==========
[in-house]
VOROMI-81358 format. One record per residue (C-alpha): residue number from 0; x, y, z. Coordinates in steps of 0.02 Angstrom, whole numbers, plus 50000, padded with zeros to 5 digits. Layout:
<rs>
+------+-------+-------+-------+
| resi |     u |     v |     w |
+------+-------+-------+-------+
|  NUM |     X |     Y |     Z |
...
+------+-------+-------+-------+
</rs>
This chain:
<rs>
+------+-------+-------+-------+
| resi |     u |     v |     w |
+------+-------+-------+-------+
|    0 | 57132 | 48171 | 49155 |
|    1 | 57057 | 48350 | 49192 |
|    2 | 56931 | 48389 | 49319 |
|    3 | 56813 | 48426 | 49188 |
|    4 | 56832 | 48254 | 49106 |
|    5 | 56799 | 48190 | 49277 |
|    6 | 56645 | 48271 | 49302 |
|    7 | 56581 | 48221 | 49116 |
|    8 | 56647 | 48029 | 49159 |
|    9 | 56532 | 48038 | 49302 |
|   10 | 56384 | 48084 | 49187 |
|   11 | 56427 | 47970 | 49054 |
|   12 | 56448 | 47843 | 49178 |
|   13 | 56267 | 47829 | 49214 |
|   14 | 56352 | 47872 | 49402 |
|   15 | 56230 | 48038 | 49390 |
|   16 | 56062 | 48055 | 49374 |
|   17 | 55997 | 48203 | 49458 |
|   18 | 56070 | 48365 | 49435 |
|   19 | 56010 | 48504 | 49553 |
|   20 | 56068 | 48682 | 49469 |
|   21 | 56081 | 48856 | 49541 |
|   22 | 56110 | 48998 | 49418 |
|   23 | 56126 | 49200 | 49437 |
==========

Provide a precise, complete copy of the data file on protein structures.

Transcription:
[in-house]
VOROMI-81358 format. One record per residue (C-alpha): residue number from 0; x, y, z. Coordinates in steps of 0.02 Angstrom, whole numbers, plus 50000, padded with zeros to 5 digits. Layout:
<rs>
+------+-------+-------+-------+
| resi |     u |     v |     w |
+------+-------+-------+-------+
|  NUM |     X |     Y |     Z |
...
+------+-------+-------+-------+
</rs>
This chain:
<rs>
+------+-------+-------+-------+
| resi |     u |     v |     w |
+------+-------+-------+-------+
|    0 | 57132 | 48171 | 49155 |
|    1 | 57057 | 48350 | 49192 |
|    2 | 56931 | 48389 | 49319 |
|    3 | 56813 | 48426 | 49188 |
|    4 | 56832 | 48254 | 49106 |
|    5 | 56799 | 48190 | 49277 |
|    6 | 56645 | 48271 | 49302 |
|    7 | 56581 | 48221 | 49116 |
|    8 | 56647 | 48029 | 49159 |
|    9 | 56532 | 48038 | 49302 |
|   10 | 56384 | 48084 | 49187 |
|   11 | 56427 | 47970 | 49054 |
|   12 | 56448 | 47843 | 49178 |
|   13 | 56267 | 47829 | 49214 |
|   14 | 56352 | 47872 | 49402 |
|   15 | 56230 | 48038 | 49390 |
|   16 | 56062 | 48055 | 49374 |
|   17 | 55997 | 48203 | 49458 |
|   18 | 56070 | 48365 | 49435 |
|   19 | 56010 | 48504 | 49553 |
|   20 | 56068 | 48682 | 49469 |
|   21 | 56081 | 48856 | 49541 |
|   22 | 56110 | 48998 | 49418 |
|   23 | 56126 | 49200 | 49437 |